- Sue Neill-Fraser to get at least 30 minutes in the High Court this month
- AG Mark Dreyfus has a full plate…but even more needs his attention
- Political parties need reform, voice from the past says
- High Court’s till pays for some odd fingers
- Pill testing in Oz, at last
- Age of criminal responsibility should rise now
- ‘Legal’ grants: dogs’ breakfast describes how funds are scattered
- UK SAS soldiers accused of murders in Afghanistan
- ’They just seemed to fit the evidence around me’: how wrongful convictions happen
Election in the offing: law ’n order pollies get desperate. Both major parties want new ‘frighten the citizens laws’, reducing people’s rights, increasing secret surveillance, giving police yet more powers. Pollies pretend the ill-thought-through laws will reduce crime. More likely crime will increase. Stand by for other ghastly laws from the skeleton hands of Premier Perrottet and Pals of the NSW parliamentary ghost train, where scare the punters trumps care for the citizens.
Pressure is mounting on the federal government to announce a national review leading to introducing a Human Rights Act (HRA) for Australia. A HRA is a priority issue once a National Integrity Commission law is before parliament: a full review is promised in the Labor Party platform. Meanwhile, the Justice committee of the ACT Legislative Assembly is urging improvements to the ACT Human Rights ACT – possibly as a model for a national Act – to ensure that in future there are ‘No Rights Without Remedies’.
Throughout the world, people are losing the human rights protection they thought they had. The loss of a layer of personal protection is happening at the stroke of the pen of judges, presidents and ministers. In Australia, we don’t have a layer to lose: that’s why it’s even more urgent fo the new government, the Greens and Independents to require the Albanese government to bring in a national Human Rights Act, much sooner than later.
Horrific stories of kids locked up 23 hours a day forming suicide pacts, regular riots and a juvenile jail smashed to pieces are the backdrop for an urgent need to change tack on how the state of WA treats its young, and old, prisoners. Australia needs an inquiry – one it has never had in its 120 years – into the state of justice in the nation, CLA’s CEO Bill Rowlings writes.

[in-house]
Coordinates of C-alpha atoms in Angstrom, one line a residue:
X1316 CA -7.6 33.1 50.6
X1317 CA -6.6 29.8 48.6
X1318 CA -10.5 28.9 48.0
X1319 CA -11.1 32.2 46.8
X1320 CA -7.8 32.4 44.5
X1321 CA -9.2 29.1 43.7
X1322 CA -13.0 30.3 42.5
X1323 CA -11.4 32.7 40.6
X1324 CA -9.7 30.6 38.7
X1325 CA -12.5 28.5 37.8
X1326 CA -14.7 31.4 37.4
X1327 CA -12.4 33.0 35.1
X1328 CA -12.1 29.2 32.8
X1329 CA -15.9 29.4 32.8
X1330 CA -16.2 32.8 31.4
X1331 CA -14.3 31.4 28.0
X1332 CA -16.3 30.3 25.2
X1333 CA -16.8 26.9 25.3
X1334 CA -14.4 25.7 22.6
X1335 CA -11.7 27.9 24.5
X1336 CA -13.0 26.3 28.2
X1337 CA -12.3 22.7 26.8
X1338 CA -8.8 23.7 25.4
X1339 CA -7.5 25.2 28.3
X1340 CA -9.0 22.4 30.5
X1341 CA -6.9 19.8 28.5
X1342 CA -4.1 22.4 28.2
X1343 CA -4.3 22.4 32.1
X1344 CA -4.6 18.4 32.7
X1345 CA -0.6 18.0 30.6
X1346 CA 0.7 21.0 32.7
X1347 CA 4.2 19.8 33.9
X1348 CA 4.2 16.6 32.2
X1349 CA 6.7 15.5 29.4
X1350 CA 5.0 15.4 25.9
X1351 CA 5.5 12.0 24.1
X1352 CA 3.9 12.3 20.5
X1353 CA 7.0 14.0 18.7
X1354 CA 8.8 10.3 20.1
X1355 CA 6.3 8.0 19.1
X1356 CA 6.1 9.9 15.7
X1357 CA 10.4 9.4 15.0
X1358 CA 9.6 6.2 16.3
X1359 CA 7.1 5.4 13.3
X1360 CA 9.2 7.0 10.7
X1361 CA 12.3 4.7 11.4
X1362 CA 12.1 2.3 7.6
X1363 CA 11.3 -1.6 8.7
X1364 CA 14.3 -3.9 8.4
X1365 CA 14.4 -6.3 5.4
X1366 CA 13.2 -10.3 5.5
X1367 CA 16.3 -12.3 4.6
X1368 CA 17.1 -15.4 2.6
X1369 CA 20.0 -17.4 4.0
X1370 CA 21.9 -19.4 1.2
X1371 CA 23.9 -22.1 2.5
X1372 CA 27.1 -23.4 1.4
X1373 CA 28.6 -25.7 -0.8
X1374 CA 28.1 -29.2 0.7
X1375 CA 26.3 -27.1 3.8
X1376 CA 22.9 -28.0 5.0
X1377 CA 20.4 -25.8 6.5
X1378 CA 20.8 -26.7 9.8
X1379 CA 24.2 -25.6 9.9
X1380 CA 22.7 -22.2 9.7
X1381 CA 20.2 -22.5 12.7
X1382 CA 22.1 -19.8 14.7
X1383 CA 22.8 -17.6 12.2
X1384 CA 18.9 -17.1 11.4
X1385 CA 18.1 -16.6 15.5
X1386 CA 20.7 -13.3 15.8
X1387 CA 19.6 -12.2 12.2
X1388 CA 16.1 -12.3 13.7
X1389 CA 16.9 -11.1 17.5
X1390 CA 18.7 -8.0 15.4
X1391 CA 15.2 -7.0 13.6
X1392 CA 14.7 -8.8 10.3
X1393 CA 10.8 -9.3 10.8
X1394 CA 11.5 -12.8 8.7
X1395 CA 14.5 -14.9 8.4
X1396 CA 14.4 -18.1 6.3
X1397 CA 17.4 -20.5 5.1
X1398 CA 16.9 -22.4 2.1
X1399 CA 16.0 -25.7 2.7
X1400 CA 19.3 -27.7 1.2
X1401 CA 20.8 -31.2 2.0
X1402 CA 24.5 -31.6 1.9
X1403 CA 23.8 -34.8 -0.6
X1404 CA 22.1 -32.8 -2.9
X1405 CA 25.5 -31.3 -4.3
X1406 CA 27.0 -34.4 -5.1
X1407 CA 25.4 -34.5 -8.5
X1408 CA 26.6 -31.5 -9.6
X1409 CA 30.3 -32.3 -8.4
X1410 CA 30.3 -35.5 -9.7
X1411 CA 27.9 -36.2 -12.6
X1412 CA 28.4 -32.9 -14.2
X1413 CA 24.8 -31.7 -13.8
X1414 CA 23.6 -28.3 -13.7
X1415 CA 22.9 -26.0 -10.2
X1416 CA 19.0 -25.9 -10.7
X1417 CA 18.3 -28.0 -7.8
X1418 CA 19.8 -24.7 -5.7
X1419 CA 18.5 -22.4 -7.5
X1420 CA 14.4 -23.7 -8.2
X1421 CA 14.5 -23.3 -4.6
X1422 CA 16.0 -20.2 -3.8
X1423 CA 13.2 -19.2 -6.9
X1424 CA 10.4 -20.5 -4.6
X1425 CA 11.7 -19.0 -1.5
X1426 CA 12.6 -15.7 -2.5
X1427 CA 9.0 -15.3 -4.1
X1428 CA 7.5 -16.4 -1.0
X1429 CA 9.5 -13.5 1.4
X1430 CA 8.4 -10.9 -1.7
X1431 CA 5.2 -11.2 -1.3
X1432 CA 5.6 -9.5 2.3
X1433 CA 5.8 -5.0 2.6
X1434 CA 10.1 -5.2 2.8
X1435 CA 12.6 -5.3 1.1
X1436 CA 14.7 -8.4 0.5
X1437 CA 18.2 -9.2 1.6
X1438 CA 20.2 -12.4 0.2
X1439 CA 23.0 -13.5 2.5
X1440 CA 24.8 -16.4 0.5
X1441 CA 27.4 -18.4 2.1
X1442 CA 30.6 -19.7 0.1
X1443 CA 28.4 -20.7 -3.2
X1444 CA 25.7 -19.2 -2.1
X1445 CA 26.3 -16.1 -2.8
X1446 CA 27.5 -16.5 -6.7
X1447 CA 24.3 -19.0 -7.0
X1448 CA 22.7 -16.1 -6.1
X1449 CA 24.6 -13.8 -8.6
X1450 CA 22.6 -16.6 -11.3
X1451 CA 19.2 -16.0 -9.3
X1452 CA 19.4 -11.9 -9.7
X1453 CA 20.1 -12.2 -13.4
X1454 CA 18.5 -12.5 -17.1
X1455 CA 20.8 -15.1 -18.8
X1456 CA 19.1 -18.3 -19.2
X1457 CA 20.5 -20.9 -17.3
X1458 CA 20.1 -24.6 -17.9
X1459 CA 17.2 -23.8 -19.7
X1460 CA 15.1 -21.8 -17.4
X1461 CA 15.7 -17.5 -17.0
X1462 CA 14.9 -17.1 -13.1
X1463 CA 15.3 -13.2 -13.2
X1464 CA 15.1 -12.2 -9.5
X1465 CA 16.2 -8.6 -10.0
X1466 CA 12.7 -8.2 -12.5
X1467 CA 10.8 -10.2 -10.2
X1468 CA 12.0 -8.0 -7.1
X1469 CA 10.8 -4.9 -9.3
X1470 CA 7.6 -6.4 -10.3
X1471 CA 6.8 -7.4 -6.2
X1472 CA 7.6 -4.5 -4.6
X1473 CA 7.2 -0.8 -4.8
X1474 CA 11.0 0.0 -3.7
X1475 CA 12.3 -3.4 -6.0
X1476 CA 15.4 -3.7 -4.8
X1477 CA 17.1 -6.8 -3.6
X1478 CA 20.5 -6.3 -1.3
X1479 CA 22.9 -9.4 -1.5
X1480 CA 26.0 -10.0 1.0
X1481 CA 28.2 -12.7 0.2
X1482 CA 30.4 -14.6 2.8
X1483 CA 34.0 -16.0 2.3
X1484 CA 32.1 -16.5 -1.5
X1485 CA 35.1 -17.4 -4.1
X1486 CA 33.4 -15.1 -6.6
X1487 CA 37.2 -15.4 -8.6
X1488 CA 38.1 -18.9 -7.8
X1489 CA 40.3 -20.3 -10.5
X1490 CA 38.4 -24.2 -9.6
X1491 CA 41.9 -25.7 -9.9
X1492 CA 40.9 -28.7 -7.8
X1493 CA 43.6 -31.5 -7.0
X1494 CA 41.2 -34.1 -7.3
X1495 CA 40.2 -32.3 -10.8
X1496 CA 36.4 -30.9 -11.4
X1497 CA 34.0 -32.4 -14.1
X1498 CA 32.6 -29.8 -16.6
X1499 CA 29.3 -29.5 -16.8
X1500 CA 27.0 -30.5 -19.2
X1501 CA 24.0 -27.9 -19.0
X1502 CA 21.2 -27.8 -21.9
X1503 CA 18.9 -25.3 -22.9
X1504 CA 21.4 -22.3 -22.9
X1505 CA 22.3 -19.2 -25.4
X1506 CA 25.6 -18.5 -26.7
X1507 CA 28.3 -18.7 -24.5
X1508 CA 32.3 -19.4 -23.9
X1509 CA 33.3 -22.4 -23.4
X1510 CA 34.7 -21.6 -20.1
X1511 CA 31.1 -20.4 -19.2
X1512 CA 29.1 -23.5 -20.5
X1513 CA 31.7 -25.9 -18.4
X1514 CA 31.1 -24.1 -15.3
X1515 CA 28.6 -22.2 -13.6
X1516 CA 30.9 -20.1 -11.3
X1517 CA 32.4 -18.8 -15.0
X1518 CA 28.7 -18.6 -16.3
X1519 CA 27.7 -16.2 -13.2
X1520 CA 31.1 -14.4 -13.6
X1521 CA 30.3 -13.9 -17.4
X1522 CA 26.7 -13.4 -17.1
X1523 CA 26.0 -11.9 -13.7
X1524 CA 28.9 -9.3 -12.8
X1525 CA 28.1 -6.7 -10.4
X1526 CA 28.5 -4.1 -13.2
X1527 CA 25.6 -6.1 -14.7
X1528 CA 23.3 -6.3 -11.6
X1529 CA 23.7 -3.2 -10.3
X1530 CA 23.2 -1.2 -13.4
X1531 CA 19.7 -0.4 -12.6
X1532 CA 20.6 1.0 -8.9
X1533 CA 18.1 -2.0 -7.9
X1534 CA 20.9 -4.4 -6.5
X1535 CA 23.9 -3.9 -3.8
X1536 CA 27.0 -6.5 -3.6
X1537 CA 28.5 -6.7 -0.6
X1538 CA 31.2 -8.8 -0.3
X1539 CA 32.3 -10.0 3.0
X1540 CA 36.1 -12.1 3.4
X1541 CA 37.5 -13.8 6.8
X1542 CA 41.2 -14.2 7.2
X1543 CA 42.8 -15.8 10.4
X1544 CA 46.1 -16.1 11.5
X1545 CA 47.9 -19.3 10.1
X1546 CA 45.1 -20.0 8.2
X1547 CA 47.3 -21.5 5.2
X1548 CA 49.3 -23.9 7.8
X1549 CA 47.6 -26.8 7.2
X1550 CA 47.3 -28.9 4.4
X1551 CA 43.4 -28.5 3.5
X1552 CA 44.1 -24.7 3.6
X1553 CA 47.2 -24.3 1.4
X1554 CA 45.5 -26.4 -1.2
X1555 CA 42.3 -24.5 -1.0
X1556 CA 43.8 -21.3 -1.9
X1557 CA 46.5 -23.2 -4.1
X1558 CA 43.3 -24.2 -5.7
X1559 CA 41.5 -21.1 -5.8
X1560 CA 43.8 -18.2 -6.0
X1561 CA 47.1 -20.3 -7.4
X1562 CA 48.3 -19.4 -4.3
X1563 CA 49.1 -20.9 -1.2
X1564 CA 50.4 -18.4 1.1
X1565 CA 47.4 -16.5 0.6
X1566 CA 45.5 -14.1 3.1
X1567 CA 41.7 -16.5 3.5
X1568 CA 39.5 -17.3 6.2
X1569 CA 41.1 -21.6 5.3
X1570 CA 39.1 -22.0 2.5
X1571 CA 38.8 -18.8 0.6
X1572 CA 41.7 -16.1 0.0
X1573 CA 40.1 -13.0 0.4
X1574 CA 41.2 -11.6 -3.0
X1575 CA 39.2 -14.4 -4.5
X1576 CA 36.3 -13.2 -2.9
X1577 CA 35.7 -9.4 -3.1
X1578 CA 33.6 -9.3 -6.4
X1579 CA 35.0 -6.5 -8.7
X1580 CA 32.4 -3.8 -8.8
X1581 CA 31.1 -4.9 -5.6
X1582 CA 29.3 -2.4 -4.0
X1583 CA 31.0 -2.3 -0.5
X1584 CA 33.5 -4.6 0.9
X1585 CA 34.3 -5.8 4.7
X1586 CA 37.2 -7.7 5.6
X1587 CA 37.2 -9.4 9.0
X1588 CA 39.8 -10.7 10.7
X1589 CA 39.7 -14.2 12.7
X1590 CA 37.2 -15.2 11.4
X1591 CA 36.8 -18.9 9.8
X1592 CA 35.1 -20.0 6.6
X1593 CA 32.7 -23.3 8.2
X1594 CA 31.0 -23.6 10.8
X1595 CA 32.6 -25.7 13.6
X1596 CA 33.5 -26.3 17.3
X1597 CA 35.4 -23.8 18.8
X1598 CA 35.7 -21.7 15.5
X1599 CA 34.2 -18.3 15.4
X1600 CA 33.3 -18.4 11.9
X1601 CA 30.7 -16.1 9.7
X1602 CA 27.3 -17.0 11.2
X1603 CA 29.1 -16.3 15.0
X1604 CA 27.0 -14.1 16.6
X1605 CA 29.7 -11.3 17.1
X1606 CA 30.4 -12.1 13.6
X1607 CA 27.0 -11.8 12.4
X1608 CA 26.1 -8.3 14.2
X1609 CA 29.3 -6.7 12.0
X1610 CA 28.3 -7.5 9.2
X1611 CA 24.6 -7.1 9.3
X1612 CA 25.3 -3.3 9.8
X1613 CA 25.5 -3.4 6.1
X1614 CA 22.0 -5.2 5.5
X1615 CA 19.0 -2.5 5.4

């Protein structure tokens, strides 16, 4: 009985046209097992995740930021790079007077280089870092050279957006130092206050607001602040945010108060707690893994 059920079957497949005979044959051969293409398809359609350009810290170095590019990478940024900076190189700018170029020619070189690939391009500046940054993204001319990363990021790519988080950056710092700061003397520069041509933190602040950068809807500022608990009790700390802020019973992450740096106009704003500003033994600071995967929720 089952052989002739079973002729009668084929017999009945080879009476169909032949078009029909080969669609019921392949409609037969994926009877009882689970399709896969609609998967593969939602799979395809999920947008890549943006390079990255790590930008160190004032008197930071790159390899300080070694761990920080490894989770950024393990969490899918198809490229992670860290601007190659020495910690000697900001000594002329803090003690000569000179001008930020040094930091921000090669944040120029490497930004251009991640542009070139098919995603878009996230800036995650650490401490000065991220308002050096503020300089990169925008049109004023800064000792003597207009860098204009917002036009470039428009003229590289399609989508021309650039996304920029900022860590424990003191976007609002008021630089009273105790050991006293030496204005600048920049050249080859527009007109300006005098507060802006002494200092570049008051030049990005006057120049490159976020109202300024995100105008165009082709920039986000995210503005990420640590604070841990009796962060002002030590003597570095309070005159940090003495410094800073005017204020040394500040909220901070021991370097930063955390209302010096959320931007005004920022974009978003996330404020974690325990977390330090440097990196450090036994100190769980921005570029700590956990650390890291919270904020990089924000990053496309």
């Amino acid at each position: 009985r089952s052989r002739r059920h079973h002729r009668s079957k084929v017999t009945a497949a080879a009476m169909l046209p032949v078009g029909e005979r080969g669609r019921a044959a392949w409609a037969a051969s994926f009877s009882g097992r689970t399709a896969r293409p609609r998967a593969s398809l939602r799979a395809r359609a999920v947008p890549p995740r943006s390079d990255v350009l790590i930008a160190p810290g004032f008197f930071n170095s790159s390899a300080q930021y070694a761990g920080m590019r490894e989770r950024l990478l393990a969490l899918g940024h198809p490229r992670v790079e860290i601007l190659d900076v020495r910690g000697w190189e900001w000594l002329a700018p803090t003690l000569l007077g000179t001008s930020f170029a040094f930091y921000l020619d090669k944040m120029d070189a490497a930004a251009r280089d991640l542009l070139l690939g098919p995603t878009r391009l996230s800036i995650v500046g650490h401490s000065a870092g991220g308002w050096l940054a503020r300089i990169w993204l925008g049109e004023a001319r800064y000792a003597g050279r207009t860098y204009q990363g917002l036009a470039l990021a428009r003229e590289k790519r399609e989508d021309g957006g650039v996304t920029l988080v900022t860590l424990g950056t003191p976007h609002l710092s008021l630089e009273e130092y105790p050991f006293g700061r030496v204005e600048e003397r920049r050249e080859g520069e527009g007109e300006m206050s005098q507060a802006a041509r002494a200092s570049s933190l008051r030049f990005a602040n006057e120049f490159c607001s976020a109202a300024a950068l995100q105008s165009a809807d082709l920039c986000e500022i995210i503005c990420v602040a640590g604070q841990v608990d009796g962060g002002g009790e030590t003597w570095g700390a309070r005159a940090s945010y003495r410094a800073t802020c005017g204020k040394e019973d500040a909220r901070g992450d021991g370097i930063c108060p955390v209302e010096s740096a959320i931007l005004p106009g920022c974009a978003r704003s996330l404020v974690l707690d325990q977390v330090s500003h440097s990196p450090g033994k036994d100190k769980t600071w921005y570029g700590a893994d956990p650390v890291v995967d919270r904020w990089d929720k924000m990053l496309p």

In this excellent article, social justice journalist Paul Gregoire outlines – with the help of CLA’s CEO Bill Rowlings – how bringing in a Human Rights Act to accompany a new National Integrity Commission will help complete Australia’s ethical infrastructure. Doing so would also go a long way towards fulfilling PM Albanese’s commitment on election night to ‘looking after the disadvantaged and vulnerable’ and to ‘shard values of fairness’.
CLA has formally asked the ’teal’ members of the Parliament, and other independents, to support a Human Rights Act (HRA) for Australia as an early, first 100 days, action item alongside a National Integrity Commission. Together, the two initiatives would rein in the excesses of politicians and elites at the top end of town, and underpin rights, liberties and justice for the bottom end among people who are doing it tough. Australia has already held its biggest-ever consultation on a HRA, with massive support for the concept. It’s time to make it happen.
The federal Labor Party’s election platform for 2022 promises a ‘Review of the Human Rights Framework’ for Australia.The new government has also promised to create an international Human Rights Ambassador. CLA is campaigning for a review in the first 100 days, alongside developing a National Integrity Commission. In 2009 the Brennan Inquiryundertook had the biggest consultation in Australia’s history on the subject of human rights, with an overwhelming positive response by Australians. Now is time to introduce a Human Rights Act, or Bill of Rights, for Australia. Read the latest news.
What should the incoming Australian government set as priorities for the 2022-2025 parliamentary term? You can read about what CLA believes priorities should be in the CLArion MAY 2022 (see below), or here –in response to those priorities – is what noted museum and education expert Dr Des Griffin AM proposes as early-term ‘must-dos’ for whomever forms government.
‘No Rights Without Remedies’? CLA’s Human Rights Acts campaign is gathering momentum as we await a report after public submissions and hearings before the ACT Legislative Assembly.